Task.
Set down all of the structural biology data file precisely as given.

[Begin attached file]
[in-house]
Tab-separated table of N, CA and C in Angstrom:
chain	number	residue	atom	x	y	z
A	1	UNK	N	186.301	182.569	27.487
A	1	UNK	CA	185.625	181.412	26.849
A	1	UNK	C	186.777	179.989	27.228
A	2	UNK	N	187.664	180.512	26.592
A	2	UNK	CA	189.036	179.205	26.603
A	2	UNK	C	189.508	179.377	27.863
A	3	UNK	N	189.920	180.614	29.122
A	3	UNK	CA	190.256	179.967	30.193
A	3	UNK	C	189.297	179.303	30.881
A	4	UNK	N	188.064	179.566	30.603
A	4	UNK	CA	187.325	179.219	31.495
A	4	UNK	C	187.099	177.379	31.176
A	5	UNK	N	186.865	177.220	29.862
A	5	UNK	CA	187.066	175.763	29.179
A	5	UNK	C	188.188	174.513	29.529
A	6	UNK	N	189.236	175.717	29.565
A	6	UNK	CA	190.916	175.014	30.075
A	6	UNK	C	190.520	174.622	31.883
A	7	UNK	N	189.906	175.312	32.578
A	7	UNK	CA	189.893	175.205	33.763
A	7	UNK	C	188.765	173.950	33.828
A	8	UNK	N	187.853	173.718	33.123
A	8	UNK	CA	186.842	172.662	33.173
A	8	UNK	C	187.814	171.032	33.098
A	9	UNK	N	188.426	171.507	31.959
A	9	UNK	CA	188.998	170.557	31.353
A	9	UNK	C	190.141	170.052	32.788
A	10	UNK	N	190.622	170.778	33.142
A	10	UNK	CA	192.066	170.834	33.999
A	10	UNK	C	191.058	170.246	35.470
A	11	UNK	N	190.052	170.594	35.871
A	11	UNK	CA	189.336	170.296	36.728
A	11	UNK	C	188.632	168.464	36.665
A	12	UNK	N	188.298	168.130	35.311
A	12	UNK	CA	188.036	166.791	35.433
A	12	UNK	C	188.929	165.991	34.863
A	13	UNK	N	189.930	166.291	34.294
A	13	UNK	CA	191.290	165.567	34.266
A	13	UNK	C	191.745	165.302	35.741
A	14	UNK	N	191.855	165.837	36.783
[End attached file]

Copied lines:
[in-house]
Tab-separated table of N, CA and C in Angstrom:
chain	number	residue	atom	x	y	z
A	1	UNK	N	186.301	182.569	27.487
A	1	UNK	CA	185.625	181.412	26.849
A	1	UNK	C	186.777	179.989	27.228
A	2	UNK	N	187.664	180.512	26.592
A	2	UNK	CA	189.036	179.205	26.603
A	2	UNK	C	189.508	179.377	27.863
A	3	UNK	N	189.920	180.614	29.122
A	3	UNK	CA	190.256	179.967	30.193
A	3	UNK	C	189.297	179.303	30.881
A	4	UNK	N	188.064	179.566	30.603
A	4	UNK	CA	187.325	179.219	31.495
A	4	UNK	C	187.099	177.379	31.176
A	5	UNK	N	186.865	177.220	29.862
A	5	UNK	CA	187.066	175.763	29.179
A	5	UNK	C	188.188	174.513	29.529
A	6	UNK	N	189.236	175.717	29.565
A	6	UNK	CA	190.916	175.014	30.075
A	6	UNK	C	190.520	174.622	31.883
A	7	UNK	N	189.906	175.312	32.578
A	7	UNK	CA	189.893	175.205	33.763
A	7	UNK	C	188.765	173.950	33.828
A	8	UNK	N	187.853	173.718	33.123
A	8	UNK	CA	186.842	172.662	33.173
A	8	UNK	C	187.814	171.032	33.098
A	9	UNK	N	188.426	171.507	31.959
A	9	UNK	CA	188.998	170.557	31.353
A	9	UNK	C	190.141	170.052	32.788
A	10	UNK	N	190.622	170.778	33.142
A	10	UNK	CA	192.066	170.834	33.999
A	10	UNK	C	191.058	170.246	35.470
A	11	UNK	N	190.052	170.594	35.871
A	11	UNK	CA	189.336	170.296	36.728
A	11	UNK	C	188.632	168.464	36.665
A	12	UNK	N	188.298	168.130	35.311
A	12	UNK	CA	188.036	166.791	35.433
A	12	UNK	C	188.929	165.991	34.863
A	13	UNK	N	189.930	166.291	34.294
A	13	UNK	CA	191.290	165.567	34.266
A	13	UNK	C	191.745	165.302	35.741
A	14	UNK	N	191.855	165.837	36.783